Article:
TCS Daily

Last-Minute Menace

By Sally C. Pipes - October 3, 2003 12:00 AM

The California legislature's greatest hits of last minute legislating include the 1996 botched restructuring of the electricity industry that helped, in part, to put the state in its current fiscal condition. This year's crew is seeking to surpass that boondoggle with the recently passed Health Insurance Act of 2003, a state intrusion into the health insurance marketplace financed by a tax on California's businesses.


The legislation has been billed by its supporters as a reasonable extension of our current, employer-based health insurance system. Ninety percent of privately-insured California families rely on employer-provided group coverage. Nearly 70 percent of uninsured Californians work for employers that don't offer insurance.


Therefore, requiring employers to offer health insurance solves the problem.  If employers would rather not offer health insurance, they can simply remit a "fee" to the state, which will provide the employees coverage.


Putting such elegant theory into practice, however, requires a bit of coercion. Employers, after all, are free to provide employees with health insurance today, should they and their employees deem it a useful form of compensation. In fact, they are encouraged to strike just such a bargain by the tax code, not to mention insurance agents and brokers who earn their living by convincing employers to purchase their services.


So let's take a look at how California's wise legislature proposes to provide health insurance to all working Californians. The first order of business is to create a new government bureaucracy, the State Health Purchasing Program. New programs require new money. No one knows exactly how much, so it's authorized to take start up loans from that great venture capital fund known as the state general fund, the very fund that's $8 billion overextended.


Once it's up and running, the State Health Purchasing Fund will be financed by "fees" and "contributions" from California's productive sector, a.k.a. its employers and employees. Like the holdup artist that offers a choice ("your money or your life"), California's employers will be able to either offer health insurance to employees on state dictated terms -- or pay the state the sums it demands.


The actual "fees" aren't specified in the bill. Instead, the legislators felt comfortable giving the program's administrators the power to set the fees or tax rates. "The board shall establish the level of the fee by determining the total amount necessary to pay for health care for all enrollees," states the legislation. In other words, the program has a blank check.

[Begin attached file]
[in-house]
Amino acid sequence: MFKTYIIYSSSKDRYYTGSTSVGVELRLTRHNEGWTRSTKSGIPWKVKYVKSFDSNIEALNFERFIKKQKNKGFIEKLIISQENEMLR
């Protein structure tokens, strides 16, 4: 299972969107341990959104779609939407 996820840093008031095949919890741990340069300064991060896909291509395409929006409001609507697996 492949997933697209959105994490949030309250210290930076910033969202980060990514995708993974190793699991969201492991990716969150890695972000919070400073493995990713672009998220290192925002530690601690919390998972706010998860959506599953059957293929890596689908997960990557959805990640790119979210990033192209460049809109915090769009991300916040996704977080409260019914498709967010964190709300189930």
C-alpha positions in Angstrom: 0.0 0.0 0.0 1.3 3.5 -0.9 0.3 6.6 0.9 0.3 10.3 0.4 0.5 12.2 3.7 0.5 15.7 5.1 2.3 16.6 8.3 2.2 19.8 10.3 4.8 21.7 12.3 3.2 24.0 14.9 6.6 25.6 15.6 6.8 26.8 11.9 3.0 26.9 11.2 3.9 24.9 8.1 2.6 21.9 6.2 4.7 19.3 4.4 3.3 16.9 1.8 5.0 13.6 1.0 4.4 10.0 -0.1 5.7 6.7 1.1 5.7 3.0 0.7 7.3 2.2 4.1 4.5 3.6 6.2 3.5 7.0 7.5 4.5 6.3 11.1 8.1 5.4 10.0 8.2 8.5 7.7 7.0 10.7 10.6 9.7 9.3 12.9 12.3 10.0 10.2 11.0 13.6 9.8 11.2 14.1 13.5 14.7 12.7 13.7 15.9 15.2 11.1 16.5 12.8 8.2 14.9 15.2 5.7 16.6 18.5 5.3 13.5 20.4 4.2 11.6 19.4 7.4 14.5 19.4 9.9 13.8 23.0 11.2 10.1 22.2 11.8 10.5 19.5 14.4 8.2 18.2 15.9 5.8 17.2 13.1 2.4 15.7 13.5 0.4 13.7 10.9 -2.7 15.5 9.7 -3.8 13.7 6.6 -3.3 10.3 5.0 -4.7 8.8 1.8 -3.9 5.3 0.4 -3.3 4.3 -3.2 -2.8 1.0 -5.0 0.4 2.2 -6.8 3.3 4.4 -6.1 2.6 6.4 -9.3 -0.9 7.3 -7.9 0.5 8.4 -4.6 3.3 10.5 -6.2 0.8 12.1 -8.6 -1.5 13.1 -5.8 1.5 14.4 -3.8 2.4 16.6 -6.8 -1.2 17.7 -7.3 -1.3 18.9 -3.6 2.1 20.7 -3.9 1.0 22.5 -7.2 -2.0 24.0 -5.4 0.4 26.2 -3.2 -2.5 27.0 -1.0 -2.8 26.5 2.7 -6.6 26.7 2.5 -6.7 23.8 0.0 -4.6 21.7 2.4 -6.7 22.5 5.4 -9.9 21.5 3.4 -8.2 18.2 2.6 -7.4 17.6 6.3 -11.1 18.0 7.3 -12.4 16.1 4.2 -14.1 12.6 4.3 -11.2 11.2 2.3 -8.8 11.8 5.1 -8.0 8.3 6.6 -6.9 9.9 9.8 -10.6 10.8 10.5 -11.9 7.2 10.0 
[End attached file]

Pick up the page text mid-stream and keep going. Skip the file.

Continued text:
Then there are definitional problems -- as in what defines insurance for the purposes of qualifying for not having to pay the new tax. Those running the program will determine a government-mandated health insurance policy for the state, including "deductibles, coinsurance, or co-payment levels for specific benefits, including total annual out-of-pocket costs."


It is to avoid such micromanagement that many large companies self-insure under a 1974 federal law known as ERISA. This bill seeks to erode that exemption and force large, multi-state companies such as WalMart to conform to the California way. Their "fees" will be waived if they offer a conforming policy.


But it's not the large employers who will suffer most under the yoke of this bill, but rather the state's small and medium size employers -- those who have the gall to employ fewer than 200 Californians. These businesses are less likely to already offer health insurance and will, therefore, face the choice-buy our plan or pay our taxes.


The legislature, which pays little mind to increasing government regulations, has anticipated some of the obvious ways for business to mitigate the impact, such as switching employees to independent contractors. That will henceforth be illegal. (Enforcing this prohibition will also require additional money from the taxpayers.) Unfortunately for Californians who prefer employment to unemployment, the legislature can't prevent the most effective way for businesses to avoid these new regulations and mandates -- leave the state.


Governor Gray Davis must now decide whether this bit of last-minute legislative handiwork will become law. It would be ironic if one of the last acts of this governor, currently stuck in a budget deficit quagmire and an economy shedding jobs, were the signing of this bill.


Sally C. Pipes is president & CEO of the California-based Pacific Research Institute.

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